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Overcoming Entrepreneurial Role Strain Pain

Overcoming Entrepreneurial Role Strain Pain

Every entrepreneur starts out wearing multiple hats. This reality is especially evident with women entrepreneurs who tend to juggle many different roles in both their personal and professional lives. In many circumstances, the role of taking care of the children and household falls to the woman as does caregiving to aging parents and other family-related responsibilities. All of those things can be a full-time job so no wonder why the additional demands of a growing business can seem overwhelming.

Here are some ways to manage the strain of taking on the many different roles it takes to run and grow a business:

1. Compartmentalize. Draw clear lines between work time and family time, but realize that you may have to move back and forth between those areas of your life. Find ways to create both physical and virtual spaces to keep business separate from home life, even if your company is located within your home. While there are times when blending work and home life together could make sense - like hiring a family member to work within your company - making sure there are distinct times and places for everything helps avoid complications and conflicts.

2. Prioritize. Build into your daily schedule a little time to sit quietly and assess all that needs to be done in the day. Enter tasks and activities into your calendar, literally blocking off time for even the most basic things that will take up your time. Being able to visualize not only a To Do list but how that list fills the hours of your day can help you be more selective about what things you tackle at what times. You’ll also get a better picture of truly how overloaded you might be and how trying to “do everything” is benefitting no one.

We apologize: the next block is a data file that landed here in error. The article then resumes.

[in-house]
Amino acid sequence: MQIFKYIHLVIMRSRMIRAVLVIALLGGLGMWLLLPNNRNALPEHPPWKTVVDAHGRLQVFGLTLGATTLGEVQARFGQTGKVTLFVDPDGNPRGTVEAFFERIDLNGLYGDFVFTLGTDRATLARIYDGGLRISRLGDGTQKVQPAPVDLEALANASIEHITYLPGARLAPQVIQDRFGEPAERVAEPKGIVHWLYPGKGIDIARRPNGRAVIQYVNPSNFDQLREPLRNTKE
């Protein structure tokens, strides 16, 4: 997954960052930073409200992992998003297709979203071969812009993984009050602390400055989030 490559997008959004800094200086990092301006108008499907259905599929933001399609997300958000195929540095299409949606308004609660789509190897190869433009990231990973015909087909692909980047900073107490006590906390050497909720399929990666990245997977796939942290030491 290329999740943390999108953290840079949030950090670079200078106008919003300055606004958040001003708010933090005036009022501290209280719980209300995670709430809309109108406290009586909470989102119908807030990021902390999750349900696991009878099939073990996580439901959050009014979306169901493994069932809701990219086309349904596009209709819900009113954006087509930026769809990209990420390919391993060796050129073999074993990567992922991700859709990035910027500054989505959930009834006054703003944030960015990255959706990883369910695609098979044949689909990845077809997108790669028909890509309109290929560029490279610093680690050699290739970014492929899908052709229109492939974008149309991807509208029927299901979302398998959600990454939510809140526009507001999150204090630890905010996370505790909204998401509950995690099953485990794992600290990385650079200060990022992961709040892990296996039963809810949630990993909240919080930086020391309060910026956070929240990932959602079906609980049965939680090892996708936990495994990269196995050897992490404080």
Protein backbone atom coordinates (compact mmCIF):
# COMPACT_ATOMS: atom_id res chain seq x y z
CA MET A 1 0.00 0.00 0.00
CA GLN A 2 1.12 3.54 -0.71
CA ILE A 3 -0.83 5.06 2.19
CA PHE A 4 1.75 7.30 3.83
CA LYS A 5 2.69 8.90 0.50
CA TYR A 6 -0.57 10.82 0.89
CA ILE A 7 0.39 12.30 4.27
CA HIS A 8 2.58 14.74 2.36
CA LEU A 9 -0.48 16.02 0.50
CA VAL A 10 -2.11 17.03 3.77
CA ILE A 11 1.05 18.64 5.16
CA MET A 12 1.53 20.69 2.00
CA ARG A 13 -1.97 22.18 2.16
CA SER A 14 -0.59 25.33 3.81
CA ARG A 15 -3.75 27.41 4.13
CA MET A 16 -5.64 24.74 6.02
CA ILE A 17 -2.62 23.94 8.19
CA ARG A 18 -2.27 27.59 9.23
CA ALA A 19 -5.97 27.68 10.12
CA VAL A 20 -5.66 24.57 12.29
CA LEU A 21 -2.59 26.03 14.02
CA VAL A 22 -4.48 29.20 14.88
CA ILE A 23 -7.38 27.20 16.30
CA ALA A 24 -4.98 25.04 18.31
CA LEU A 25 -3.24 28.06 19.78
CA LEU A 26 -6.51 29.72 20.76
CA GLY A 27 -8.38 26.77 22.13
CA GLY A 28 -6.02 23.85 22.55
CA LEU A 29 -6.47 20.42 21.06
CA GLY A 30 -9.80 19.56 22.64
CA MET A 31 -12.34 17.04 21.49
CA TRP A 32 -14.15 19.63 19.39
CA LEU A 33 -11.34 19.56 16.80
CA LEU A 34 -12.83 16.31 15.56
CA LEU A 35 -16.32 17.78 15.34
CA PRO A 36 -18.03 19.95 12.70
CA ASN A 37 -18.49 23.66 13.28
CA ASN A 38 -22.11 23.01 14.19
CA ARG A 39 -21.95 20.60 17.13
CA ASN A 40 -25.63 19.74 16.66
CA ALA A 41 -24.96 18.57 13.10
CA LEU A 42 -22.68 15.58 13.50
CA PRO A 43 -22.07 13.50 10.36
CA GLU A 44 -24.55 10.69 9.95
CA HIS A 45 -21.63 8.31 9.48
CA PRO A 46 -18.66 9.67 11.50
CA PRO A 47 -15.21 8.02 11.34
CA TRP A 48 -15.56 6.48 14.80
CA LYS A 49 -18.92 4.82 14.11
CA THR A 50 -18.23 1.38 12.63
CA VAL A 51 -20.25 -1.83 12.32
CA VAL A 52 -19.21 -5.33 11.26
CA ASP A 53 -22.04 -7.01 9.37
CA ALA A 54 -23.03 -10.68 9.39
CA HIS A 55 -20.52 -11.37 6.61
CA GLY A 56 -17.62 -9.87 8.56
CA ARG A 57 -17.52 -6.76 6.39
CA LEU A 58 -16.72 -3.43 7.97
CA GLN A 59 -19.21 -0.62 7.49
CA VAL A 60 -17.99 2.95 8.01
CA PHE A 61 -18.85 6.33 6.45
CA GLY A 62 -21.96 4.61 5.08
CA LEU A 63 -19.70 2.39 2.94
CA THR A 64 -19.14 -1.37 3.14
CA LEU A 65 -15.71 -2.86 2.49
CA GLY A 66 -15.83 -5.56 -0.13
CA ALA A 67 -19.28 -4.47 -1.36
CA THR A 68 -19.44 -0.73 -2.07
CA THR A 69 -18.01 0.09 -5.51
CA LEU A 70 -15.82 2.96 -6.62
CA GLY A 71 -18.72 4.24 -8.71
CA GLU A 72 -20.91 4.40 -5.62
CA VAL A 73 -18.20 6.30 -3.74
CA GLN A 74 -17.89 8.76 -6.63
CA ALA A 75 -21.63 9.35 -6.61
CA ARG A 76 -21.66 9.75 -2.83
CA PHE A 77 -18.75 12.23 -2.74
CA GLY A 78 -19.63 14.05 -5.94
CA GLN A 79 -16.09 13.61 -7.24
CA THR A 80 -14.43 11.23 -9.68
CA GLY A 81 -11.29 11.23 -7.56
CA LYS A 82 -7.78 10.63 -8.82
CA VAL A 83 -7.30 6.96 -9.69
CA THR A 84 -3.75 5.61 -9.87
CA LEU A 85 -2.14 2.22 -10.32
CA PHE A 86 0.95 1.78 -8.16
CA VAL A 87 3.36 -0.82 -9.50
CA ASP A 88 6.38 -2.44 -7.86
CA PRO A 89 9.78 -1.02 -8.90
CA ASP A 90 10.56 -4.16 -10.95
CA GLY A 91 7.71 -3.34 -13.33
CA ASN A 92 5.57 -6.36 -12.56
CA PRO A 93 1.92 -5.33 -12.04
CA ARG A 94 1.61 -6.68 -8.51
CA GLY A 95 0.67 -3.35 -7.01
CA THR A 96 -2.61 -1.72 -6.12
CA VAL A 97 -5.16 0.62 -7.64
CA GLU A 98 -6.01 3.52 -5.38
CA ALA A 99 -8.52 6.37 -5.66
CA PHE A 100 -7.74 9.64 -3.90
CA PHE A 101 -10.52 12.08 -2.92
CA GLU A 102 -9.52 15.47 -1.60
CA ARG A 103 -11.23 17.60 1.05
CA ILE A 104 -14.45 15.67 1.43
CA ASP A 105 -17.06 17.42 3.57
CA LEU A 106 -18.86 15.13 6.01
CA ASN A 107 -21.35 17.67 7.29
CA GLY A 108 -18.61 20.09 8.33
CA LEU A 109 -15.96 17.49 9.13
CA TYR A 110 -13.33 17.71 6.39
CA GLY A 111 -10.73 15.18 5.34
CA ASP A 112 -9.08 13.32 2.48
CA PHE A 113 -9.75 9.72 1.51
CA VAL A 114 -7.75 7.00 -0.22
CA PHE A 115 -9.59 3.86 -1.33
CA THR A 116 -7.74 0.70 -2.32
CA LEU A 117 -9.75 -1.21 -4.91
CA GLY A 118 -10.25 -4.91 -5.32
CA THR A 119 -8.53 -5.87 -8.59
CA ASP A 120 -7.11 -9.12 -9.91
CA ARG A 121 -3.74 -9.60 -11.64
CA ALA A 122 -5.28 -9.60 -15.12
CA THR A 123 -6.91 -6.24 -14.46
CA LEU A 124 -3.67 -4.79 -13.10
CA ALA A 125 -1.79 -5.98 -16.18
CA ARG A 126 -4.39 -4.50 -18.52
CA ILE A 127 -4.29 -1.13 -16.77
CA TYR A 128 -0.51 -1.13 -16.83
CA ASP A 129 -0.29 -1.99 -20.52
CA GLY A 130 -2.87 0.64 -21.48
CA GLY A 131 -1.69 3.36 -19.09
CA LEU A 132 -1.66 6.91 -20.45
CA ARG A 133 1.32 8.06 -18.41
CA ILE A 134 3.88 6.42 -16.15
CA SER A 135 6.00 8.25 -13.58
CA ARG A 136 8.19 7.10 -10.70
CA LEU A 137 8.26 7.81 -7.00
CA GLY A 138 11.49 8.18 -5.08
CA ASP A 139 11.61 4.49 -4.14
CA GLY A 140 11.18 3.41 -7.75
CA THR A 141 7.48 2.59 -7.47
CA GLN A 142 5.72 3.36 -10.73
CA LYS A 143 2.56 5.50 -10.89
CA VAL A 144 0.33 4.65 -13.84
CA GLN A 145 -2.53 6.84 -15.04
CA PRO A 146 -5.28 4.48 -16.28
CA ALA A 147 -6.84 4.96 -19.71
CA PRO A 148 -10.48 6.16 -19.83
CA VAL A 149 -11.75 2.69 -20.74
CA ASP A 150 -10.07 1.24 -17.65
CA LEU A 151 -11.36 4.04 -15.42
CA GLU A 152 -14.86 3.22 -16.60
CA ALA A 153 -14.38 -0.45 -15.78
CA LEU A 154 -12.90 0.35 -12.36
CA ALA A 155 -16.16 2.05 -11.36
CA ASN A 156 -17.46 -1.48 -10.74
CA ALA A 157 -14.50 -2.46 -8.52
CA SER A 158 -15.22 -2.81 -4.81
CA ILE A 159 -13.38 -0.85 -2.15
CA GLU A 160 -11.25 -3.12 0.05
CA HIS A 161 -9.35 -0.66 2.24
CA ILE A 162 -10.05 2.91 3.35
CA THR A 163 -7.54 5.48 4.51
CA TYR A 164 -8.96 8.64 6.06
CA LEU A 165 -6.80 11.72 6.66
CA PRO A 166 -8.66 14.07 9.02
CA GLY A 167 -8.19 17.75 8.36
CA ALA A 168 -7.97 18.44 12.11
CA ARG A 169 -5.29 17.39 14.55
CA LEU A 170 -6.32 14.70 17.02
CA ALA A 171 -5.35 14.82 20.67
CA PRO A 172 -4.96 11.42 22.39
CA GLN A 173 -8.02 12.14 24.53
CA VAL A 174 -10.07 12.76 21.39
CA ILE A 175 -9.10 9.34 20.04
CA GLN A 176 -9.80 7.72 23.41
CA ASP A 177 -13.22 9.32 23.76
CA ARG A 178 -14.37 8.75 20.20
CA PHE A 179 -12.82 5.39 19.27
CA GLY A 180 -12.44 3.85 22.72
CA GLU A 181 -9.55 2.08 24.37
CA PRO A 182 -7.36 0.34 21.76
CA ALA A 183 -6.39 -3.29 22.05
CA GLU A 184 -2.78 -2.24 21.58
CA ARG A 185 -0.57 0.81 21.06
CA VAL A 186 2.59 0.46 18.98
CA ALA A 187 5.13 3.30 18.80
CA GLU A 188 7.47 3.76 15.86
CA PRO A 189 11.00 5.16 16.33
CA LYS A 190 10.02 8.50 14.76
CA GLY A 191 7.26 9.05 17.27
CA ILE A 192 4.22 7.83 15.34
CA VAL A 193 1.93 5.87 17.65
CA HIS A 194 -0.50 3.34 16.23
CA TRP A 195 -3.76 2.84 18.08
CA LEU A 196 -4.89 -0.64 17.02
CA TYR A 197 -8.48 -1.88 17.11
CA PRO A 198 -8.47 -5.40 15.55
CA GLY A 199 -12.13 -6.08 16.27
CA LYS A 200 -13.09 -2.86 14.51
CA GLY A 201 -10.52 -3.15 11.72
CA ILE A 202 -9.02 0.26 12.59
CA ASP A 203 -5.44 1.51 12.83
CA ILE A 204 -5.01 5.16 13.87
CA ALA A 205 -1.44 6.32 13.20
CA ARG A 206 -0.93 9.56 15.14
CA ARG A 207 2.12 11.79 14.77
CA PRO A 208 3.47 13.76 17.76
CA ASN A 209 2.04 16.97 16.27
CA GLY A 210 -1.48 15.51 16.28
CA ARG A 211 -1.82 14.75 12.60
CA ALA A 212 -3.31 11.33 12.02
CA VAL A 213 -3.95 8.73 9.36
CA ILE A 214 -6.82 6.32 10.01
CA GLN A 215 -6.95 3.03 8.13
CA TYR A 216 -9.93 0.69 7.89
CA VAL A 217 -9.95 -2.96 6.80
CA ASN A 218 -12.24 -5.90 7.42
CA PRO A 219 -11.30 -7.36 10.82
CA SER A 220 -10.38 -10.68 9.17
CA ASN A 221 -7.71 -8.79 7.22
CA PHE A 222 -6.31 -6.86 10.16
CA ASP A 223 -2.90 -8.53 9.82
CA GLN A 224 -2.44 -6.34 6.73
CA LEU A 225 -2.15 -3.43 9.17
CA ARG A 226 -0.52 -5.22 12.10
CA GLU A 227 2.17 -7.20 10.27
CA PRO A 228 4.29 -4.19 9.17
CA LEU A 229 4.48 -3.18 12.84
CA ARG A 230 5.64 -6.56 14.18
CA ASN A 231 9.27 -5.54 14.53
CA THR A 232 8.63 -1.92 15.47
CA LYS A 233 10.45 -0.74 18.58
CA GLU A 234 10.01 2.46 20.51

3. Barter. Often we take on tasks that we’re really not equipped to handle because we lack the skills or experience, but we feel we have nowhere else to turn. If you’re not yet ready to hire help, either at home or at work, consider finding colleagues who have skills in areas where you need support. Offer to help them with something where you excel and trade that work for comparable assistance. For example, if you’re great at graphic design and really need someone to help write an article, offer to do some graphics for a writer in exchange for copywriting. Establishing mutually beneficial bartering relationships with clear parameters can be a win-win for both parties and relive you of some additional tasks.

4. Hire. Even when you think you might not be ready to hire someone, there are ways to be able to afford the assistance you need without the expense of a full-time employee. A great way to get more affordable help is to turn to virtual assistance. There are many types of virtual assistance including websites where people from around the world offer to do small or repetitive tasks at affordable rates to people who are professional virtual assistants and offer flexible pricing and discounted packages for services. Look at online task sites such as Taskrabbit, Mechanical Turk, even Fivver for help with a variety of things including graphic design, Internet research and database cleanup. Hire freelance help through sites like Elance or Odesk. Or find a qualified virtual assistant through an online search, by asking your business colleagues for a referral or through the International Virtual Assistant Association (IVAA).

While it is common in the early stages of a business to take on many roles because there may not yet be anyone else on board to handle things, this approach inevitably causes the “role strain” that leads to unnecessary stress and conflict. To avoid issues before they even start, build your support network, ask for help, and redistribute roles so you can breathe a sigh of relief and focus on the important things.

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